• $\begingroup$ Ok. I just wanted to know any additional assumptions, anything to exploit the correlation of pixels. Assuming quite normal video (non-amateur) will give no weird compression artifacts, foreground objects will be taking center of screen, if there are people, it would be nice to detect them (vertical position), there will be backround for at least several frames. How grayscale was calculated (mean would harden the task). And seeing some frame - for heuristics. Additional variance changes on screen... To cut sceenes, luminance sufficies, so not the whole movie or whole screen, but objects first. $\endgroup$
    – Evil
    Commented Apr 15, 2016 at 3:27
  • 1
    $\begingroup$ Very late, but this problem is beautifully modeled by the Quadratic Assignment Problem, with original pixel locations as facilities, correlations (or MI measures) as flows, and reciprocals of Euclidean distances between final pixel locations as distances. The bad news: The QAP is NP-hard even to approximate. But maybe the special structure of this (plus, perhaps, the possibility that you could assume nearly all distances are infinite without much lossage) could get you something faster. $\endgroup$ Commented Nov 1, 2016 at 14:40

1 Answer 1


One approach is to exploit fact that if two pixels are adjacent, then their intensities will be highly correlated: the intensity of the first pixel (as a time series) will be highly correlated to the intensity of the second pixel (as a time series).

In other words, let $I(p,t)$ denote the intensity of pixel $p$ at time $t$. Then you can compute a correlation coefficient between $p,q$ as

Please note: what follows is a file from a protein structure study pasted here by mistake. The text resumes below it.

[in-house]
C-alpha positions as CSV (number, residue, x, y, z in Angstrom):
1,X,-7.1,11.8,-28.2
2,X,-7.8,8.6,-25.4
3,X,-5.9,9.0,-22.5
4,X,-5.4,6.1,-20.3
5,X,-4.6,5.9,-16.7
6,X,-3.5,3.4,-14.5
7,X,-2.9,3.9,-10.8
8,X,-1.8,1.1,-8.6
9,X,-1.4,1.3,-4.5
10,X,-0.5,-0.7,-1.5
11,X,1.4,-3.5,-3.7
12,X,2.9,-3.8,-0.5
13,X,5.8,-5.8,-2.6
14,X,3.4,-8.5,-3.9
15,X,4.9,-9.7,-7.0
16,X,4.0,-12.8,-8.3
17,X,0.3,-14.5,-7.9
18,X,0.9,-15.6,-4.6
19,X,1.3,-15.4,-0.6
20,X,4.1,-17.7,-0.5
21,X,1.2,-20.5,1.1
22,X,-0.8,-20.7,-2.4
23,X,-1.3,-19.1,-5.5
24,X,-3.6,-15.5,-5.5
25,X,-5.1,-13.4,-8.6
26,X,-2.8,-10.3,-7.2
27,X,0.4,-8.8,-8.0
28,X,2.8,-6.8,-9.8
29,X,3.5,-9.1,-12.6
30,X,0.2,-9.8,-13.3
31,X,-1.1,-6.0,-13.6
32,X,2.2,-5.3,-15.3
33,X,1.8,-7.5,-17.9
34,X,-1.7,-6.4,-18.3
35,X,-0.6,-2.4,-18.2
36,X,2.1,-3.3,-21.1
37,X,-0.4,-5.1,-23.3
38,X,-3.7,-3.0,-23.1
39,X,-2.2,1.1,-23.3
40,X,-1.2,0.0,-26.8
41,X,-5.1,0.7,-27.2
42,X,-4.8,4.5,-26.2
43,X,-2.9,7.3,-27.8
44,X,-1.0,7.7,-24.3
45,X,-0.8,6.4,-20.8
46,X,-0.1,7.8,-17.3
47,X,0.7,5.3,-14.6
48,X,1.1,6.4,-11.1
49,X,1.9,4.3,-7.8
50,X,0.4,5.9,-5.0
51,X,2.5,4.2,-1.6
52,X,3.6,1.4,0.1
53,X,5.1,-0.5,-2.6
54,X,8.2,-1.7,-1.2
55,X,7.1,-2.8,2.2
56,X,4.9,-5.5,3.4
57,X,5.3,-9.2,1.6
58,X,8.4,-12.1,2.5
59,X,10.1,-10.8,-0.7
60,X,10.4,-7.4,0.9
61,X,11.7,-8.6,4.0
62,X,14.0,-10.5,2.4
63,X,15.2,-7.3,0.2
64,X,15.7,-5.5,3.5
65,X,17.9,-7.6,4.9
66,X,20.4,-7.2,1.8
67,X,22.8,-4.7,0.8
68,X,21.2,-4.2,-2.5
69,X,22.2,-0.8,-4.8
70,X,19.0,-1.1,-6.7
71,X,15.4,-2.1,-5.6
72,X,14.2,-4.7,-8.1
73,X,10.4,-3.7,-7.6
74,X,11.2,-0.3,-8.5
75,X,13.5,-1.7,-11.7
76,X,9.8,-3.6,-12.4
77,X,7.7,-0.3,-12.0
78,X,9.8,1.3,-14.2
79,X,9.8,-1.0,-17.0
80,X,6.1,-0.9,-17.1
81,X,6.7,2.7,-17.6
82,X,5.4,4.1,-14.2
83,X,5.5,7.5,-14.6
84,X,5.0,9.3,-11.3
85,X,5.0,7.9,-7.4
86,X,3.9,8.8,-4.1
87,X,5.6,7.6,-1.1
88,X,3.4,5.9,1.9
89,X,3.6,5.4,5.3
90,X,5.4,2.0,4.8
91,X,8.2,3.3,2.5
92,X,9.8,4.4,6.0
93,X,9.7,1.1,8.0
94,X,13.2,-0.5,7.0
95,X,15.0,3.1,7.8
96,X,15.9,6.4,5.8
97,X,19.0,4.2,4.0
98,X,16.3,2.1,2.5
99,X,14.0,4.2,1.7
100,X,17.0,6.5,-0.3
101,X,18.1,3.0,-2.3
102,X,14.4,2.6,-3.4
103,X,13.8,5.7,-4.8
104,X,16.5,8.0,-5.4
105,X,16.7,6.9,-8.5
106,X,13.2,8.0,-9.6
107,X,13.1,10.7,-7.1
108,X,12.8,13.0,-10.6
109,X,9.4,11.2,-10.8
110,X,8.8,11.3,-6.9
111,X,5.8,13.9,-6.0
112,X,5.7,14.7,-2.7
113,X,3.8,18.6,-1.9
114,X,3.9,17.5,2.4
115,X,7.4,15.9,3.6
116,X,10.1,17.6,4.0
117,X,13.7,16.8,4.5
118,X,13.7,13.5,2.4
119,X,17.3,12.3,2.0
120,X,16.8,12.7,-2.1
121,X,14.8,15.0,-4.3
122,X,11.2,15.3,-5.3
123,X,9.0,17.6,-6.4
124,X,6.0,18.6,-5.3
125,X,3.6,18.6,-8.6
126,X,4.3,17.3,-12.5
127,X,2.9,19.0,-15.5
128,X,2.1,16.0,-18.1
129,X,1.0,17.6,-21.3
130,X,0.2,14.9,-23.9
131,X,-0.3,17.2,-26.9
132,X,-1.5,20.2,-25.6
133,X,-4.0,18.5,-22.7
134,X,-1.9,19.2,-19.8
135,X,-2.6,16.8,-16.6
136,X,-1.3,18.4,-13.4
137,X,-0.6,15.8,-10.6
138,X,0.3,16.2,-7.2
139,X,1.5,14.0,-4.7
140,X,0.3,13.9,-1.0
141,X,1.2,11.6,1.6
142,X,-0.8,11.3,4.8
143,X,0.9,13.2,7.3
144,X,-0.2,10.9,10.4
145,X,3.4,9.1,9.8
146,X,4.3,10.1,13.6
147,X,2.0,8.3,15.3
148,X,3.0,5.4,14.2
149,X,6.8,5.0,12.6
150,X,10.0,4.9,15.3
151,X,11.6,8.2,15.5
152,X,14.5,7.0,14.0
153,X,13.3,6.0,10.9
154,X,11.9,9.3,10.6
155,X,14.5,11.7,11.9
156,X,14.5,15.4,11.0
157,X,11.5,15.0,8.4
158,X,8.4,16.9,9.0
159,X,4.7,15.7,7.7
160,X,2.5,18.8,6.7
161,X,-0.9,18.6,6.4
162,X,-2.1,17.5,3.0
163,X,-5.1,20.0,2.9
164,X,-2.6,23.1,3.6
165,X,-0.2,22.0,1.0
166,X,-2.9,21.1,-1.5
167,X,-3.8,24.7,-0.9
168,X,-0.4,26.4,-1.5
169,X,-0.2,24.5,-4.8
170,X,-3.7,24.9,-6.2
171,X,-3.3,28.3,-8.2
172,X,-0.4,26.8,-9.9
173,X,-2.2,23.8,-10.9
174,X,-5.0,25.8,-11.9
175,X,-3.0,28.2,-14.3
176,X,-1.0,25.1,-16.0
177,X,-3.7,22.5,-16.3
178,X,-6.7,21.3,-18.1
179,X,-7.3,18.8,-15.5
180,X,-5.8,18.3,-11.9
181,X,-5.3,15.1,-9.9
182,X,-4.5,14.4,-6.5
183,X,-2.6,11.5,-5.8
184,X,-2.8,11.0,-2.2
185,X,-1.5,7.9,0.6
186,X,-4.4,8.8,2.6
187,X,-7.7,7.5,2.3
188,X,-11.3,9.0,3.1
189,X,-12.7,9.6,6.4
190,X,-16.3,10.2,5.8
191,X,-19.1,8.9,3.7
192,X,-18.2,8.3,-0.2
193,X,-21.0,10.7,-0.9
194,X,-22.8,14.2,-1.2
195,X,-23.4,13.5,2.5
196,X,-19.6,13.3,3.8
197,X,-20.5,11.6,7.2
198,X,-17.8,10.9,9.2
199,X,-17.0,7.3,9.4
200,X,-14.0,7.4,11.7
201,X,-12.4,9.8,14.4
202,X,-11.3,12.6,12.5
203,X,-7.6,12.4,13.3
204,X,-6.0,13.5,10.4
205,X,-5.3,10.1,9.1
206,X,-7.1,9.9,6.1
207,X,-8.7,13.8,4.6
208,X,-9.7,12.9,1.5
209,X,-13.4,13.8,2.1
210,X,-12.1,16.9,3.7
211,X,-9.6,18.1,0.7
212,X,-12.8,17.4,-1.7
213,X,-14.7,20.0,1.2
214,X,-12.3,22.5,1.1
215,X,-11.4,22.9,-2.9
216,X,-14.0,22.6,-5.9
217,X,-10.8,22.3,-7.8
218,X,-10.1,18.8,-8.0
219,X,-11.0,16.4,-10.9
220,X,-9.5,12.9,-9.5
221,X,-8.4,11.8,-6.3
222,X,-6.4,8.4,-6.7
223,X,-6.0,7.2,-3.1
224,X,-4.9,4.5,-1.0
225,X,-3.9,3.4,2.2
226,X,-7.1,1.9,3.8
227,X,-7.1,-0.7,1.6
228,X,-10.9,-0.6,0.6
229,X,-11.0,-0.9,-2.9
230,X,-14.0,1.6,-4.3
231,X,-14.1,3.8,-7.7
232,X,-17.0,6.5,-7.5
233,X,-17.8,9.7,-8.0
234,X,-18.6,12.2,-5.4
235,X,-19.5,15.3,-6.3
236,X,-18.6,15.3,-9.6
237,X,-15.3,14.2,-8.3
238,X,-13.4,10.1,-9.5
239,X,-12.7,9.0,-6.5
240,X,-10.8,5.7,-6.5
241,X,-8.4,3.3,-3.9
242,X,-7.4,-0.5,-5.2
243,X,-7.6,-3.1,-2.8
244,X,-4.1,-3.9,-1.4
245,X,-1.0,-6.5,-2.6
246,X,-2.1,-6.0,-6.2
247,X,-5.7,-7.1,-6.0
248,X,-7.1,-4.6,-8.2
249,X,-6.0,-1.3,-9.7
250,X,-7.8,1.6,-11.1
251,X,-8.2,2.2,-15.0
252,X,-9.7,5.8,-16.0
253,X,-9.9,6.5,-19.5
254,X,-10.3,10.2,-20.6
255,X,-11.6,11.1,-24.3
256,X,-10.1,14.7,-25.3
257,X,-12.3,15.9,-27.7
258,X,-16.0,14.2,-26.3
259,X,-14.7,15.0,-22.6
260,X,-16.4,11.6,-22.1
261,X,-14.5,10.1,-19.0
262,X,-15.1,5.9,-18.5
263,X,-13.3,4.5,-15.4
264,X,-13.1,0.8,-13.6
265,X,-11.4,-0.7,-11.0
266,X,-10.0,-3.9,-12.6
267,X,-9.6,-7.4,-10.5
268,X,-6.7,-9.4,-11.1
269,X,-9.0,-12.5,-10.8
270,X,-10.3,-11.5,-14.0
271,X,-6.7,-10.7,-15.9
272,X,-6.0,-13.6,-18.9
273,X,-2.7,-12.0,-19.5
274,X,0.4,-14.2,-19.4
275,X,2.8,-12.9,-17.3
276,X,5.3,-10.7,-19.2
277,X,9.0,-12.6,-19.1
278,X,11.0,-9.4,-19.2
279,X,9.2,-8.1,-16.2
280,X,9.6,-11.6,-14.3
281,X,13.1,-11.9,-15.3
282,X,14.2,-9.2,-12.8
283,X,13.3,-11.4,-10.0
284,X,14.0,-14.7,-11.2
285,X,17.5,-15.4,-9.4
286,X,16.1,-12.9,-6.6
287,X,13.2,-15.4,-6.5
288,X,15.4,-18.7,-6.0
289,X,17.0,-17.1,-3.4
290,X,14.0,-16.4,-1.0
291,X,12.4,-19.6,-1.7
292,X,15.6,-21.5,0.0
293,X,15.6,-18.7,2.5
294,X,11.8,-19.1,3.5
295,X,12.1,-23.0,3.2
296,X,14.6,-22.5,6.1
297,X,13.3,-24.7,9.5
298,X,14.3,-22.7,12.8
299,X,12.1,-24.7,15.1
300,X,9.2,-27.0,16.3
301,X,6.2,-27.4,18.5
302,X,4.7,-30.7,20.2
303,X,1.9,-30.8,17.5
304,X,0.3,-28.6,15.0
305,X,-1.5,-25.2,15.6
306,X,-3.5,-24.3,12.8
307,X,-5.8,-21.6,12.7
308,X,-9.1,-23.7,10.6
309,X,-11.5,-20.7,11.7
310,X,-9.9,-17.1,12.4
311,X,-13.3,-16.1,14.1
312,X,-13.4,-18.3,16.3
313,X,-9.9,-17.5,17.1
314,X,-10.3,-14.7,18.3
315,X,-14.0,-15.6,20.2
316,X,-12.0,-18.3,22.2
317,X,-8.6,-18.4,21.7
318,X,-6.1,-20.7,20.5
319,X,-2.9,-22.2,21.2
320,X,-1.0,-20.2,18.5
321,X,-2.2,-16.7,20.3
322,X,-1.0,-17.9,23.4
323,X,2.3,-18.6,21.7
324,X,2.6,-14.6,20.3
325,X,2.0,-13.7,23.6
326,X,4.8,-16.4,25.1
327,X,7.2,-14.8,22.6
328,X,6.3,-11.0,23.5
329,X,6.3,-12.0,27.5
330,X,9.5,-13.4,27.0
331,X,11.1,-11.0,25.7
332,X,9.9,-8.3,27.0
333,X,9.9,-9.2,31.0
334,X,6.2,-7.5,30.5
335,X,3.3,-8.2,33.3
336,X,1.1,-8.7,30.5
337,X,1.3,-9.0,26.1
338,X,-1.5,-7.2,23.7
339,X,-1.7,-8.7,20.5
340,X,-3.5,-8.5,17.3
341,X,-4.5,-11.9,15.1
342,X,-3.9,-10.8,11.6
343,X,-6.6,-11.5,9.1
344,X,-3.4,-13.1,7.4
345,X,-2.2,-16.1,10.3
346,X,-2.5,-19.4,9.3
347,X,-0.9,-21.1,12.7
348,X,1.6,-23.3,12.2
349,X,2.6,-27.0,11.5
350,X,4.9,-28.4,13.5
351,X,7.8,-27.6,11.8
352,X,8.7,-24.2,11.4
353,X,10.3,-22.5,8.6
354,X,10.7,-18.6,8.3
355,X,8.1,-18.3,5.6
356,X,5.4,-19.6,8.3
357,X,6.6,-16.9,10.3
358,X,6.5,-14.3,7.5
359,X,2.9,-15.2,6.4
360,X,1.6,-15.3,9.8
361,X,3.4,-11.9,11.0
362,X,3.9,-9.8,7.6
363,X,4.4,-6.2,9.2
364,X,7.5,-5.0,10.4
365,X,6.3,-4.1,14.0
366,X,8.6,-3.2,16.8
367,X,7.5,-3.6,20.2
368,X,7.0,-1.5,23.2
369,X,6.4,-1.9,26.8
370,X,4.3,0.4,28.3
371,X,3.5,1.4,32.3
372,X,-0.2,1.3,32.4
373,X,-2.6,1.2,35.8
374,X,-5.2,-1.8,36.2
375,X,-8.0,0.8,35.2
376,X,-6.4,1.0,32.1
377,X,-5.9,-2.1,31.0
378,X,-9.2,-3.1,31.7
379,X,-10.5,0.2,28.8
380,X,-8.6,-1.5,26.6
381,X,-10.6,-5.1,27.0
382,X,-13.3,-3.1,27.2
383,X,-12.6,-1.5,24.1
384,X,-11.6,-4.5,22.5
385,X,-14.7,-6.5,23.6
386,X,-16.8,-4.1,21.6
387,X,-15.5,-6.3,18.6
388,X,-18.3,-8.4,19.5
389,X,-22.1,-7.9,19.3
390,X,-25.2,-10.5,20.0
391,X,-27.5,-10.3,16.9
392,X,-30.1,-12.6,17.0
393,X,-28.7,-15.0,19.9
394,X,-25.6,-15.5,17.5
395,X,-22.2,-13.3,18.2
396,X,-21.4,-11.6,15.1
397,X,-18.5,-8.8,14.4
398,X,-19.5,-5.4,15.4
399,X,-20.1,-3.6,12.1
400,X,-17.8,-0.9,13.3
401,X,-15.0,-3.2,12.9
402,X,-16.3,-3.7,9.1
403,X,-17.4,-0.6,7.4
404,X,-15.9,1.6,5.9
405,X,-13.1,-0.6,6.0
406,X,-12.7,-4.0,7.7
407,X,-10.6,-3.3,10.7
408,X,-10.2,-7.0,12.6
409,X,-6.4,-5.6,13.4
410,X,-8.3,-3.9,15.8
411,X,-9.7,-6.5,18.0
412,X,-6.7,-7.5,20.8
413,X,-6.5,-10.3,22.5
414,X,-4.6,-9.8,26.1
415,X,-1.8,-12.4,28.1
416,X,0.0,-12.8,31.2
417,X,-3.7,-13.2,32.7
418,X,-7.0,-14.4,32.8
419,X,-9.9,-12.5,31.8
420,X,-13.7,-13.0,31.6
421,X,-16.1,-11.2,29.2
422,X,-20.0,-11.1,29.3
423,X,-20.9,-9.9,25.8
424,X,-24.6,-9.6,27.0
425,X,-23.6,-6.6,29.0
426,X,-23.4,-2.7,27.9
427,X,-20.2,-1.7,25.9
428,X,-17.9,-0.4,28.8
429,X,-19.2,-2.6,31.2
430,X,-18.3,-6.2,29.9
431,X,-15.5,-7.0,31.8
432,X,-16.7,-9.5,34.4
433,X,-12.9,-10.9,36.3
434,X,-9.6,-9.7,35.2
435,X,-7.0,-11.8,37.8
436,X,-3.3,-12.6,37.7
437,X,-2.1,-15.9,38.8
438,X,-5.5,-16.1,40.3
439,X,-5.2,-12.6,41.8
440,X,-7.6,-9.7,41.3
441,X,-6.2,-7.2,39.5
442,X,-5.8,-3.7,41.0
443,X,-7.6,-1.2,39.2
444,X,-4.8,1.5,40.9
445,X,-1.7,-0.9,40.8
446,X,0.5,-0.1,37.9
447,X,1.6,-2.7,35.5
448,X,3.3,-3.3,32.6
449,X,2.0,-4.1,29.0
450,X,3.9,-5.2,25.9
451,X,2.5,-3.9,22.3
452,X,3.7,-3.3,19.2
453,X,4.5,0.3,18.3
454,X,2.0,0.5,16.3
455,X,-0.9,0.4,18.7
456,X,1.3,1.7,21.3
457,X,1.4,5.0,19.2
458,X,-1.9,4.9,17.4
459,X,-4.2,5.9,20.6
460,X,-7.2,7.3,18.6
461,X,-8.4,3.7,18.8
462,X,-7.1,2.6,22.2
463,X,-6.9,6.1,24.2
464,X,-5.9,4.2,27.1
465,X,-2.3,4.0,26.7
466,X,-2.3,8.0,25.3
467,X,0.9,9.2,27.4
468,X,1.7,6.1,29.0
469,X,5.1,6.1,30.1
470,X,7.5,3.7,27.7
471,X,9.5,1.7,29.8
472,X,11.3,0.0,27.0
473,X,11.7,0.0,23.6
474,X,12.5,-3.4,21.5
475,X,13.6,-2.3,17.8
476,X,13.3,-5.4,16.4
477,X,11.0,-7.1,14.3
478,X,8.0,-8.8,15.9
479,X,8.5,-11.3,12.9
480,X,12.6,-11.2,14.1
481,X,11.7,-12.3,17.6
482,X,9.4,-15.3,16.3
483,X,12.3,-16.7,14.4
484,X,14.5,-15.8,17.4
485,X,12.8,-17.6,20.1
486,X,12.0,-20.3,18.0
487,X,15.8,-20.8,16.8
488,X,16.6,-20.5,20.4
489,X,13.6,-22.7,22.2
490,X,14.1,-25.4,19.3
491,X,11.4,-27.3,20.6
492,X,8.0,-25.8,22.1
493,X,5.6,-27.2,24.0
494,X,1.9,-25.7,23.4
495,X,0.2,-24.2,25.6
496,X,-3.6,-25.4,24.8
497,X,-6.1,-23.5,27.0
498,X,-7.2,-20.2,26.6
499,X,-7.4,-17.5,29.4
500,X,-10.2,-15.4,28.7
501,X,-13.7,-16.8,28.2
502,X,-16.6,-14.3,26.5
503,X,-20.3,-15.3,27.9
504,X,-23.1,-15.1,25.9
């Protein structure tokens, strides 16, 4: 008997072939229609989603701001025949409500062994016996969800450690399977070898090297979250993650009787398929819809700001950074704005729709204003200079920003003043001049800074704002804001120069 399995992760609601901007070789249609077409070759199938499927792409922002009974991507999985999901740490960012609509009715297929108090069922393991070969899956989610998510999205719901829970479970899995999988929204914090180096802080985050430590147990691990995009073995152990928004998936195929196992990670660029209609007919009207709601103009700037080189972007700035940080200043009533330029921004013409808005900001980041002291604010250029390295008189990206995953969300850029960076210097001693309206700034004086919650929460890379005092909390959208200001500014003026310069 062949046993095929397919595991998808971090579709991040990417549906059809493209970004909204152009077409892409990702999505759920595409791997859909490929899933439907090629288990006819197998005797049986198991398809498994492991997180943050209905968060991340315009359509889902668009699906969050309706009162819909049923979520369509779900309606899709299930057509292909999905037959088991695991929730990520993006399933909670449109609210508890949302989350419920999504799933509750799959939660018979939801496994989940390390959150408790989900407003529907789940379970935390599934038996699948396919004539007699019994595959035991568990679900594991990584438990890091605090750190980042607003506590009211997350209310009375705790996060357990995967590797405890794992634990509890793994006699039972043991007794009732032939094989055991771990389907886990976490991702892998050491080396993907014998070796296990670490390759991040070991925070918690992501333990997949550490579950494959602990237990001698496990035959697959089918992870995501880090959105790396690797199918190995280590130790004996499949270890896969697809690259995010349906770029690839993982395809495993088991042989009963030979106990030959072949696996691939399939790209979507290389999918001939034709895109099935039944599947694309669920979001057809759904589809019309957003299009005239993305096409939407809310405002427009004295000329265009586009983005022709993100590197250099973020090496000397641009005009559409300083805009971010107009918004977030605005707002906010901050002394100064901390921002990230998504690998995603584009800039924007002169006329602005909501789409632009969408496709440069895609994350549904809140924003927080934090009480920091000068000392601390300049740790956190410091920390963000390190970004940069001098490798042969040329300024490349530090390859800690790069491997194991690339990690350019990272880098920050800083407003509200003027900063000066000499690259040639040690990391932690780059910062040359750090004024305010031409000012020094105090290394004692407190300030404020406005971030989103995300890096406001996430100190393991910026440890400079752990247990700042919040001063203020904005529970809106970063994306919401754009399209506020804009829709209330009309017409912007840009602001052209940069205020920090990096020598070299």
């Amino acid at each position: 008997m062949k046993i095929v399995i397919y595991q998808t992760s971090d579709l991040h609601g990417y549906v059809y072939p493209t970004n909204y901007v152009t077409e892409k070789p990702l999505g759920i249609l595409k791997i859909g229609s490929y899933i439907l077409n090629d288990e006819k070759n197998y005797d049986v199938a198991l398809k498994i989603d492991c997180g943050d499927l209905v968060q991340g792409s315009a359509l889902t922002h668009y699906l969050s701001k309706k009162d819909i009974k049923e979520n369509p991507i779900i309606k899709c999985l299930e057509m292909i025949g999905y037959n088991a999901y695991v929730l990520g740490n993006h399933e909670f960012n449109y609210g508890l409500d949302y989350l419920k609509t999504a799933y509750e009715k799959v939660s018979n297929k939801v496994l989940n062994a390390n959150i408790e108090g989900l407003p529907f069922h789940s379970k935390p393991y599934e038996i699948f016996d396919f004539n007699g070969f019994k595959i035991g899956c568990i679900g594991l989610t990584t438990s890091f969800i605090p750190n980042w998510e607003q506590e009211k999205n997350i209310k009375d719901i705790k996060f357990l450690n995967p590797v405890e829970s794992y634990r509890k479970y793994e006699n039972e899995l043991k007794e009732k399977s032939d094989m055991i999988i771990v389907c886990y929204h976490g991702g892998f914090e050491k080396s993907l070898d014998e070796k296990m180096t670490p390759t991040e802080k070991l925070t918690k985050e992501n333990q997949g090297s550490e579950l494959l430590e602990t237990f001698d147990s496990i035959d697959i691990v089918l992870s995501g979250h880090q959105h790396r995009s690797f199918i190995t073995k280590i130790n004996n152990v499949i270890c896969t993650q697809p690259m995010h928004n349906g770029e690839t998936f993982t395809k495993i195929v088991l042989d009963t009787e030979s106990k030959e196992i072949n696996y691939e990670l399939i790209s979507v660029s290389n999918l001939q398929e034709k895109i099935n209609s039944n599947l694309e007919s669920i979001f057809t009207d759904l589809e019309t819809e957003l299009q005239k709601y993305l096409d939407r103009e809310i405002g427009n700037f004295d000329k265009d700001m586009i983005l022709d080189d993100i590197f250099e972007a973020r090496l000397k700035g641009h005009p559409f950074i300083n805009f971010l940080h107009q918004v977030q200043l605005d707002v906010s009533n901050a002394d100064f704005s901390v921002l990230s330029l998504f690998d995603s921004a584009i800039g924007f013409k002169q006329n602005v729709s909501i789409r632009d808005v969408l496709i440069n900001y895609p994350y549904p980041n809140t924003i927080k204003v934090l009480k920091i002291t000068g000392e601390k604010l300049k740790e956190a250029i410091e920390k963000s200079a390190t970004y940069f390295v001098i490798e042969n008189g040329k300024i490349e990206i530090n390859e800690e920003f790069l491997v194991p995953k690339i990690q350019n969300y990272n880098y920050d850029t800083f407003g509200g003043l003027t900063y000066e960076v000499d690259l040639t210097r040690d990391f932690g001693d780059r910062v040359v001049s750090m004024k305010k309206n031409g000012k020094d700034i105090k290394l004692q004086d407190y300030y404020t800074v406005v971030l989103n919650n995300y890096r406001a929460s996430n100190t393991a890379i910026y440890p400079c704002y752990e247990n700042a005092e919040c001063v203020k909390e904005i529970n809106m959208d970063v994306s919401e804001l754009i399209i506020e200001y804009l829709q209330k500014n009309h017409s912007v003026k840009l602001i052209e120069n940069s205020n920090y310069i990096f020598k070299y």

$$C(p,q) = \sum_t I(p,t) I(q,t).$$

(Detail: you probably actually want to use the normalized correlation coefficient, as explained at bottom.)

For each pair of pixels $p,q$, compute $C(p,q)$, the correlation between these two pixels.

Next, for each pixel $p$, you could identify the four other pixels $p_1,\dots,p_4$ that have the highest correlation to $p$ (i.e., that maximize $C(p,p_i)$). A reasonable heuristic would be to assume that those are the four neighbors of $p$. Do this for every pixel.

Now you have a pretty good guess at which pairs of pixels are adjacent. At this point, you several options. One approach would be to pick a random pixel, then start trying to expand outward from there: find its four neighbors, then find their neighbors, and so on.

At each step you will need to decide how to orient the neighbors. Here a plausible heuristic might be: the distance between two pixels $p,q$ in the original image is likely to be related to the correlation $C(p,q)$: larger $C(p,q)$ is associated with pixels that are further apart. Thus, given a pixel $p$ and its four neighbors $p_1,p_2,p_3,p_4$, I expect you can tell which pairs of those neighbors are on opposite sides of $p$ vs which pairs are kitty-corner to each other (as opposite pixels are at distance 2 apart while kitty-corner pixels are at distance 2). You probably won't be able to tell which is up and which is right, so just make an arbitrary guess; later you can have a human tell you whether the picture appears to be reflected.